A post-war march becomes a collective acknowledgement toward a new future. The monologue by Mario Sesti, director and film critic, articulates what war and its uniform is; a fabric that interposes itself between body and violence, while 2D cut out models parade from a potential present. The garment becomes an actor portraying itself in the new language of Francesca Liberatore, and the public, the protagonist of their new life path. The camouflage of coated trench coats acquires a different perspective through the tuxedo with shawl lapels. High-waisted trousers are paired with a bolero in total black for a moment of stasis that already foreshadows a surge of 60s and 70s life with the swing of the super-tailored tartan trench coat. The story has the esprit of film noir, the mystery of an investigation. Maxi skirts and jackets alternate in increasingly wide proportions where the pattern becomes circular, and the fabrics metallic. Prints on gauzed wool with a shadowy palette of blue, black grey and Turkish red recall memories of the ’90s. The finale is the vision of six empty cases waiting to tell a story of the past, the lived life of manifested presences, white, ethereal, opulent, like ghosts of a possible future, moments of an ultimate luxury that yet does not yield. The story becomes pressing, accompanied by the soundtrack of classical pieces reinvented by the musicians from the Società dei Concerti with unsettling sound incursions. Time is running out, with the need for a new dynamic and visionary awakening of Fashion. The choice is between a Matrix-like dystopian future where technology governs and another where nature is reborn as Nature after Nature, liberated by the algorithm. The hologram that pervades the scene is reminiscent of Utah’s extraordinary Pando Forest of golden poplars all generated from the same single immense root. The consciousness of what we are therefore passes through the essential, Country Roads, take me home!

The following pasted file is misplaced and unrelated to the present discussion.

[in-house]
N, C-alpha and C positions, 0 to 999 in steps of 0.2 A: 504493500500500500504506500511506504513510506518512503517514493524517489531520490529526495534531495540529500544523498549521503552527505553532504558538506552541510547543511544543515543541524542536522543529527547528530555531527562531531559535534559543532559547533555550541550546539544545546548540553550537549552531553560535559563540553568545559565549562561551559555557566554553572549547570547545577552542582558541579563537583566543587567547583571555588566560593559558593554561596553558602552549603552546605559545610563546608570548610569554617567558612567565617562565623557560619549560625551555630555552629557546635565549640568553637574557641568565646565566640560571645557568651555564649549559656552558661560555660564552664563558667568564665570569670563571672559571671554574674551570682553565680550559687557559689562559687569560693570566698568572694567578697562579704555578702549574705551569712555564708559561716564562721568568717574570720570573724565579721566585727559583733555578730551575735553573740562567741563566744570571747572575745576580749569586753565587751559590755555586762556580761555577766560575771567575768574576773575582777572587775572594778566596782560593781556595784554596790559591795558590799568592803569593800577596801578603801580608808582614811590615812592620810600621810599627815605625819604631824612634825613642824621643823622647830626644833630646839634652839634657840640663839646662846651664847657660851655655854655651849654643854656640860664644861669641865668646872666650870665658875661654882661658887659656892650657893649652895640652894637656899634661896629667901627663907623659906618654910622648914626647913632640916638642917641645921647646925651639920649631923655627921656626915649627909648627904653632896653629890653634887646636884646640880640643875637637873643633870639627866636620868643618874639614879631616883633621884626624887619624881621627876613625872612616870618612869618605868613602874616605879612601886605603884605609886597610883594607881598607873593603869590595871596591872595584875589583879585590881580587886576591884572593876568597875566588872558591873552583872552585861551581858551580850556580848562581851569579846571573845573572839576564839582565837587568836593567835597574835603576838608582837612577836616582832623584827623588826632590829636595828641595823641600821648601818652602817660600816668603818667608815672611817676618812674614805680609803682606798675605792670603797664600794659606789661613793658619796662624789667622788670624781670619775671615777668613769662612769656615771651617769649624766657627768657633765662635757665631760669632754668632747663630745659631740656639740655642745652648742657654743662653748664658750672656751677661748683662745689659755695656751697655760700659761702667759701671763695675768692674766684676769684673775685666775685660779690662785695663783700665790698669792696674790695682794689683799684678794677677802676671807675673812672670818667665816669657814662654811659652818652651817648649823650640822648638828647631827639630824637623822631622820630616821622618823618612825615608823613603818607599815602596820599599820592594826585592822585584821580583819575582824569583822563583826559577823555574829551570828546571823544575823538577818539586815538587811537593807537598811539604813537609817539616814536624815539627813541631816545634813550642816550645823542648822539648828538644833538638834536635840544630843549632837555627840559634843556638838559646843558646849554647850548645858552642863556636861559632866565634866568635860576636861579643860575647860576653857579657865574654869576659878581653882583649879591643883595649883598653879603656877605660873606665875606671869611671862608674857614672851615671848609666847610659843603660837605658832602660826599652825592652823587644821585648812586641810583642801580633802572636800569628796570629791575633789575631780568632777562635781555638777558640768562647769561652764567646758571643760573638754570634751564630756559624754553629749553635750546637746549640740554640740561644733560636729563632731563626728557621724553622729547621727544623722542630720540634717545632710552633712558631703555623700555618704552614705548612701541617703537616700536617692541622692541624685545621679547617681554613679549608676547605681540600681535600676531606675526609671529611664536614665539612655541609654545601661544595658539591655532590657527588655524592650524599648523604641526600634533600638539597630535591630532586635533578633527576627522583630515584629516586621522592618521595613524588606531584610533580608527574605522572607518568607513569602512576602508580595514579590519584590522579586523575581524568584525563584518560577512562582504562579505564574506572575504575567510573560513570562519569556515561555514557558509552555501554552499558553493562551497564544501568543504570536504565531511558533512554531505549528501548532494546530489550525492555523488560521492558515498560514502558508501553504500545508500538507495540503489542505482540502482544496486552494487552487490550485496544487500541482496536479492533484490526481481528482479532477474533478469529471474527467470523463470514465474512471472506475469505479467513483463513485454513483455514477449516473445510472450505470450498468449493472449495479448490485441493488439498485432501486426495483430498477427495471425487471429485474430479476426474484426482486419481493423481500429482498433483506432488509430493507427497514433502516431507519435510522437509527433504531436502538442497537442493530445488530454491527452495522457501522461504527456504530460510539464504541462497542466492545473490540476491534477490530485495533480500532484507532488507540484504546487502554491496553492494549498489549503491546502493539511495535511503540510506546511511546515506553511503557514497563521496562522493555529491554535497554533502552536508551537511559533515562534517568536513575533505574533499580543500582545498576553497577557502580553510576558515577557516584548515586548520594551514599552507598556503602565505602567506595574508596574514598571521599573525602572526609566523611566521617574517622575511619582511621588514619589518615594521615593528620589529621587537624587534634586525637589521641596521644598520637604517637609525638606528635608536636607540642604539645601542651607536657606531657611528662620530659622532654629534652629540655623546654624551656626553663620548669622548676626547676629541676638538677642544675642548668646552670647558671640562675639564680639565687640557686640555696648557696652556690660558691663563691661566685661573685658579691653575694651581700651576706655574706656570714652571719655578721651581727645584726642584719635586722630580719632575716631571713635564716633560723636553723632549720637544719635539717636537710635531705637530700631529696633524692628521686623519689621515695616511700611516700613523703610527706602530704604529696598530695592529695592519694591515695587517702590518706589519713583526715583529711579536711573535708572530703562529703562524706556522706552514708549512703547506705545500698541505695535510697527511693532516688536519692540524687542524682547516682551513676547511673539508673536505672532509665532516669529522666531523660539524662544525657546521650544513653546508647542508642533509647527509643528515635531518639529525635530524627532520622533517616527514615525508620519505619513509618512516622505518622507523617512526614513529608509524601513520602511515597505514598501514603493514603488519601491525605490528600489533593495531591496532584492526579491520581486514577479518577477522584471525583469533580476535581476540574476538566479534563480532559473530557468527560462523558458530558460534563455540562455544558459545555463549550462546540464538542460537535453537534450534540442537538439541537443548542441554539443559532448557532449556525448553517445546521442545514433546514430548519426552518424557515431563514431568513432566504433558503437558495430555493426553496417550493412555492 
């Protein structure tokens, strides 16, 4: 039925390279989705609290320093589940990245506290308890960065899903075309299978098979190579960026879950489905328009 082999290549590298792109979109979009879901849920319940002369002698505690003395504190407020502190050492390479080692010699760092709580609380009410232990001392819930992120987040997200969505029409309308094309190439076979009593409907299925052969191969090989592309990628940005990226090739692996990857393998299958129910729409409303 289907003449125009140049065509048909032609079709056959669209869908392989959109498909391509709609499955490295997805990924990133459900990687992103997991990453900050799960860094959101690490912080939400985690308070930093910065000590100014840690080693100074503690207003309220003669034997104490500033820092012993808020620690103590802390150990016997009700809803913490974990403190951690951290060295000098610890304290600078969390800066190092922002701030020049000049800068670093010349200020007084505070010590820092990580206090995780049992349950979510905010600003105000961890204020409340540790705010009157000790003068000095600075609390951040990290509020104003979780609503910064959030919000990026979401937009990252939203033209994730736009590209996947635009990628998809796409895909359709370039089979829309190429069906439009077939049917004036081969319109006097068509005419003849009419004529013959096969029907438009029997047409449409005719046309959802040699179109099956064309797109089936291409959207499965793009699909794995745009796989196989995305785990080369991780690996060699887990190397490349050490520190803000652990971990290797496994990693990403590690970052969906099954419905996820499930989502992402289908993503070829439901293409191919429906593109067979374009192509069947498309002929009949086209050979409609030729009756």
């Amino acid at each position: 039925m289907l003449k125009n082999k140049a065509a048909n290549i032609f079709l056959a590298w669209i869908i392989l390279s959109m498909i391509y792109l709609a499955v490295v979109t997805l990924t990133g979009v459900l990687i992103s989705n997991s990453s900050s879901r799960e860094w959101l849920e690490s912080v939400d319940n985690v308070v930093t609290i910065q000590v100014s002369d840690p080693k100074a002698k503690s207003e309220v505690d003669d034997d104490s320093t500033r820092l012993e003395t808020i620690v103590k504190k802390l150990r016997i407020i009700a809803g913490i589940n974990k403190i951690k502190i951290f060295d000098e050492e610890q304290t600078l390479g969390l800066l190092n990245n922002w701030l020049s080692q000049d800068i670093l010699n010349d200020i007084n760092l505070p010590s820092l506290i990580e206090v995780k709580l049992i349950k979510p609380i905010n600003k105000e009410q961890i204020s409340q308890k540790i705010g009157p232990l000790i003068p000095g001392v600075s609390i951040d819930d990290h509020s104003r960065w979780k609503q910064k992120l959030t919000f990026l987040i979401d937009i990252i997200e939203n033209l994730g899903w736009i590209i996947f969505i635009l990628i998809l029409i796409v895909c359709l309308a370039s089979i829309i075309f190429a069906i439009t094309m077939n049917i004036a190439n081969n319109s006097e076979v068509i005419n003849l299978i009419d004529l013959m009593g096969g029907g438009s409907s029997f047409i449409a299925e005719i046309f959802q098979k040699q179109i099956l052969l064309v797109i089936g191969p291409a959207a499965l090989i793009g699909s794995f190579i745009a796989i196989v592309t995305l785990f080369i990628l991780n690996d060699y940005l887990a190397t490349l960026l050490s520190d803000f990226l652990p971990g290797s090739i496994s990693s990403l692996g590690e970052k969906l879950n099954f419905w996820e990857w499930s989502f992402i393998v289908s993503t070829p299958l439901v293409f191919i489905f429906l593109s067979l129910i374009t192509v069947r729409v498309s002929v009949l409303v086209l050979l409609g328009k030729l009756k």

New York Style Guide